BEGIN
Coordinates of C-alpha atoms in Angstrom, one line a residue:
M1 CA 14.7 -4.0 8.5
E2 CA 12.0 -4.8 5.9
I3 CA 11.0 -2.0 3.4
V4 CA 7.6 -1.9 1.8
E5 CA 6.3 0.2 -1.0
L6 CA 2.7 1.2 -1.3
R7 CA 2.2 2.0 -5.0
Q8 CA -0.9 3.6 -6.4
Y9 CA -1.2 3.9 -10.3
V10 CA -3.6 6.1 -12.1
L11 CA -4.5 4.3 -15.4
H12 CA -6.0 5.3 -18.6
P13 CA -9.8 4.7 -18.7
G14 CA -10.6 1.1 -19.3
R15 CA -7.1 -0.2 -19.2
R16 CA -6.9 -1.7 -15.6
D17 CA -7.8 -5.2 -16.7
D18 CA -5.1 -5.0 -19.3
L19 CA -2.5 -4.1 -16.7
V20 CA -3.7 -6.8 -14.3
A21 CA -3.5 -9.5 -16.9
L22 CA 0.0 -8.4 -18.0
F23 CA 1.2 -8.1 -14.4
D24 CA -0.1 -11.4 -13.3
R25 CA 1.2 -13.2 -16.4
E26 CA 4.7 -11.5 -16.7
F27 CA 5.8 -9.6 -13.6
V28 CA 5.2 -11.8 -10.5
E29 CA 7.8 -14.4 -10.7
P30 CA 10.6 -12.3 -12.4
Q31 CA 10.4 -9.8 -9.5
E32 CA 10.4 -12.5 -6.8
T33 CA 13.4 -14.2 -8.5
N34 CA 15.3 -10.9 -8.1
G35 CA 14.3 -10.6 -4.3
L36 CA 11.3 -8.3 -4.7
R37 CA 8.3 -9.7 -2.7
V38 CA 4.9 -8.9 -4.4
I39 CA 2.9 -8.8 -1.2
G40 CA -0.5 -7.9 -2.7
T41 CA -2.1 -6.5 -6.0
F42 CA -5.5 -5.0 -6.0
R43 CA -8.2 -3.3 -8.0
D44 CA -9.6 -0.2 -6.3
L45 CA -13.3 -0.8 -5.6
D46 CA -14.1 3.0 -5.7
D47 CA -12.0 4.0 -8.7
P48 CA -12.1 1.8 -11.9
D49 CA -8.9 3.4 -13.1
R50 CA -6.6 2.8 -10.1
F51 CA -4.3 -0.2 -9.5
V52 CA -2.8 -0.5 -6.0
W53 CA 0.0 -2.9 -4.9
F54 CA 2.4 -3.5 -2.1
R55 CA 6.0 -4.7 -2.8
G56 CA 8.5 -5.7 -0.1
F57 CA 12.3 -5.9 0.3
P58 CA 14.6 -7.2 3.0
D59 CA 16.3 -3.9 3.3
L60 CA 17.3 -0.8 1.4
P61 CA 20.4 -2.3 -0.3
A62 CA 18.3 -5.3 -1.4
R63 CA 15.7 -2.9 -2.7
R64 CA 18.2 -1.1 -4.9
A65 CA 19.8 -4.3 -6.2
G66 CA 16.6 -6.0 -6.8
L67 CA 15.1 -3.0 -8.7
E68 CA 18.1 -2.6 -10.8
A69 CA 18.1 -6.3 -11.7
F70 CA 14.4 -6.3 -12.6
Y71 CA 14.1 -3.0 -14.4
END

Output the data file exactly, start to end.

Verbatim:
Coordinates of C-alpha atoms in Angstrom, one line a residue:
M1 CA 14.7 -4.0 8.5
E2 CA 12.0 -4.8 5.9
I3 CA 11.0 -2.0 3.4
V4 CA 7.6 -1.9 1.8
E5 CA 6.3 0.2 -1.0
L6 CA 2.7 1.2 -1.3
R7 CA 2.2 2.0 -5.0
Q8 CA -0.9 3.6 -6.4
Y9 CA -1.2 3.9 -10.3
V10 CA -3.6 6.1 -12.1
L11 CA -4.5 4.3 -15.4
H12 CA -6.0 5.3 -18.6
P13 CA -9.8 4.7 -18.7
G14 CA -10.6 1.1 -19.3
R15 CA -7.1 -0.2 -19.2
R16 CA -6.9 -1.7 -15.6
D17 CA -7.8 -5.2 -16.7
D18 CA -5.1 -5.0 -19.3
L19 CA -2.5 -4.1 -16.7
V20 CA -3.7 -6.8 -14.3
A21 CA -3.5 -9.5 -16.9
L22 CA 0.0 -8.4 -18.0
F23 CA 1.2 -8.1 -14.4
D24 CA -0.1 -11.4 -13.3
R25 CA 1.2 -13.2 -16.4
E26 CA 4.7 -11.5 -16.7
F27 CA 5.8 -9.6 -13.6
V28 CA 5.2 -11.8 -10.5
E29 CA 7.8 -14.4 -10.7
P30 CA 10.6 -12.3 -12.4
Q31 CA 10.4 -9.8 -9.5
E32 CA 10.4 -12.5 -6.8
T33 CA 13.4 -14.2 -8.5
N34 CA 15.3 -10.9 -8.1
G35 CA 14.3 -10.6 -4.3
L36 CA 11.3 -8.3 -4.7
R37 CA 8.3 -9.7 -2.7
V38 CA 4.9 -8.9 -4.4
I39 CA 2.9 -8.8 -1.2
G40 CA -0.5 -7.9 -2.7
T41 CA -2.1 -6.5 -6.0
F42 CA -5.5 -5.0 -6.0
R43 CA -8.2 -3.3 -8.0
D44 CA -9.6 -0.2 -6.3
L45 CA -13.3 -0.8 -5.6
D46 CA -14.1 3.0 -5.7
D47 CA -12.0 4.0 -8.7
P48 CA -12.1 1.8 -11.9
D49 CA -8.9 3.4 -13.1
R50 CA -6.6 2.8 -10.1
F51 CA -4.3 -0.2 -9.5
V52 CA -2.8 -0.5 -6.0
W53 CA 0.0 -2.9 -4.9
F54 CA 2.4 -3.5 -2.1
R55 CA 6.0 -4.7 -2.8
G56 CA 8.5 -5.7 -0.1
F57 CA 12.3 -5.9 0.3
P58 CA 14.6 -7.2 3.0
D59 CA 16.3 -3.9 3.3
L60 CA 17.3 -0.8 1.4
P61 CA 20.4 -2.3 -0.3
A62 CA 18.3 -5.3 -1.4
R63 CA 15.7 -2.9 -2.7
R64 CA 18.2 -1.1 -4.9
A65 CA 19.8 -4.3 -6.2
G66 CA 16.6 -6.0 -6.8
L67 CA 15.1 -3.0 -8.7
E68 CA 18.1 -2.6 -10.8
A69 CA 18.1 -6.3 -11.7
F70 CA 14.4 -6.3 -12.6
Y71 CA 14.1 -3.0 -14.4